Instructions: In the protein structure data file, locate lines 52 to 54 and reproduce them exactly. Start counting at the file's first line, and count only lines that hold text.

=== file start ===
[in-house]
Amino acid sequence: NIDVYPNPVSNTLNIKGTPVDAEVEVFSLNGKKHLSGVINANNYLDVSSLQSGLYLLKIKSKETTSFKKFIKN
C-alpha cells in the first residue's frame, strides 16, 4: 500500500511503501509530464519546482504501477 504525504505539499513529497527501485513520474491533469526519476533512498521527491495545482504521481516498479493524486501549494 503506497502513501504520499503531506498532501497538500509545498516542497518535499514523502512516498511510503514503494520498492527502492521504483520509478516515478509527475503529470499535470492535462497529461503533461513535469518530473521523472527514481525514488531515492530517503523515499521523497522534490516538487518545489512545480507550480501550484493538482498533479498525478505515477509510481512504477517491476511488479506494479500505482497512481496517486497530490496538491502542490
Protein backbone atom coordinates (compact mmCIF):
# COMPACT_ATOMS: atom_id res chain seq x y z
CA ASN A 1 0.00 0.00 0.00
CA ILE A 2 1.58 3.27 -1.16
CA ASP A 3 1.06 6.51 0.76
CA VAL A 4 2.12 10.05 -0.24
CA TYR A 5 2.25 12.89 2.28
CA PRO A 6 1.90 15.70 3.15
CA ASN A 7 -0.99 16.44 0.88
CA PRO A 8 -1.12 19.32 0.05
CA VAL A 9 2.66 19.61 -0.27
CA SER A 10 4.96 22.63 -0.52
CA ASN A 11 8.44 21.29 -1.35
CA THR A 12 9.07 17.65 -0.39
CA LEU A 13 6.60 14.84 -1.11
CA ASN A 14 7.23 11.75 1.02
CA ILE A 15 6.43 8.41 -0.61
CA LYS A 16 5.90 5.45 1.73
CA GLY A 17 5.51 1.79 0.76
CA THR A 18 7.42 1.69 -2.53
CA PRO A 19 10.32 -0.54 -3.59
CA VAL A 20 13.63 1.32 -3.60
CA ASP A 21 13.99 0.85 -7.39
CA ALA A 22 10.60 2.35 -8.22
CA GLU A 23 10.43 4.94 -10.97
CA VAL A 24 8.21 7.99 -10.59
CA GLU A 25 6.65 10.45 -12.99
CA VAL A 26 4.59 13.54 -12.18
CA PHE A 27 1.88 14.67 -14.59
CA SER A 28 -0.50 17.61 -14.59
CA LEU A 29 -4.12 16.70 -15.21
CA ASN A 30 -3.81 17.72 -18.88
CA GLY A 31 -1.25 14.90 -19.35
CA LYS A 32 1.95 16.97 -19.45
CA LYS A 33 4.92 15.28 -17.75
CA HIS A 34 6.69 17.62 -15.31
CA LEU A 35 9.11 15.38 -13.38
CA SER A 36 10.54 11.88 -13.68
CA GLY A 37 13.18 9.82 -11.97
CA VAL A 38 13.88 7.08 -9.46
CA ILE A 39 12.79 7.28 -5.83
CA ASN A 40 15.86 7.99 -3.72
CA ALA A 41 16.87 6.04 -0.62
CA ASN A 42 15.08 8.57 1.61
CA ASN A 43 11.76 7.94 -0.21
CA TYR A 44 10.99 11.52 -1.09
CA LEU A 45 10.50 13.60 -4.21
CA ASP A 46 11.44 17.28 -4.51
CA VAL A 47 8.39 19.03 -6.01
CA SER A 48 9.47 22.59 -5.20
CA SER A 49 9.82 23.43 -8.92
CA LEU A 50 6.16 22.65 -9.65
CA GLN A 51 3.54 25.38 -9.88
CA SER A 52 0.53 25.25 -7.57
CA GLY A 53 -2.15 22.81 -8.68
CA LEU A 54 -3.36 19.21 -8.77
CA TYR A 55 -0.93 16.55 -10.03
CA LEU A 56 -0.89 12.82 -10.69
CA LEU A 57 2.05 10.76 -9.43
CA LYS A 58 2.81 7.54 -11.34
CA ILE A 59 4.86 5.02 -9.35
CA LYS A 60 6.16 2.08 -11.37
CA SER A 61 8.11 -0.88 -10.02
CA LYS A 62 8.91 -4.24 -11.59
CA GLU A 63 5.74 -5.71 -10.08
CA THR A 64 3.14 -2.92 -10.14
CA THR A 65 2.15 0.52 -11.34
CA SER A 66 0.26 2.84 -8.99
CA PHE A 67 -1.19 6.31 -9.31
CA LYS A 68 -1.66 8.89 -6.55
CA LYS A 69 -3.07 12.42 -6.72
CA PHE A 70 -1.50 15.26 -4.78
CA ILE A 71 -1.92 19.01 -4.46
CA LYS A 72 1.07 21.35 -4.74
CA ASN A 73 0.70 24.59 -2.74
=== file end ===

CA VAL A 47 8.39 19.03 -6.01
CA SER A 48 9.47 22.59 -5.20
CA SER A 49 9.82 23.43 -8.92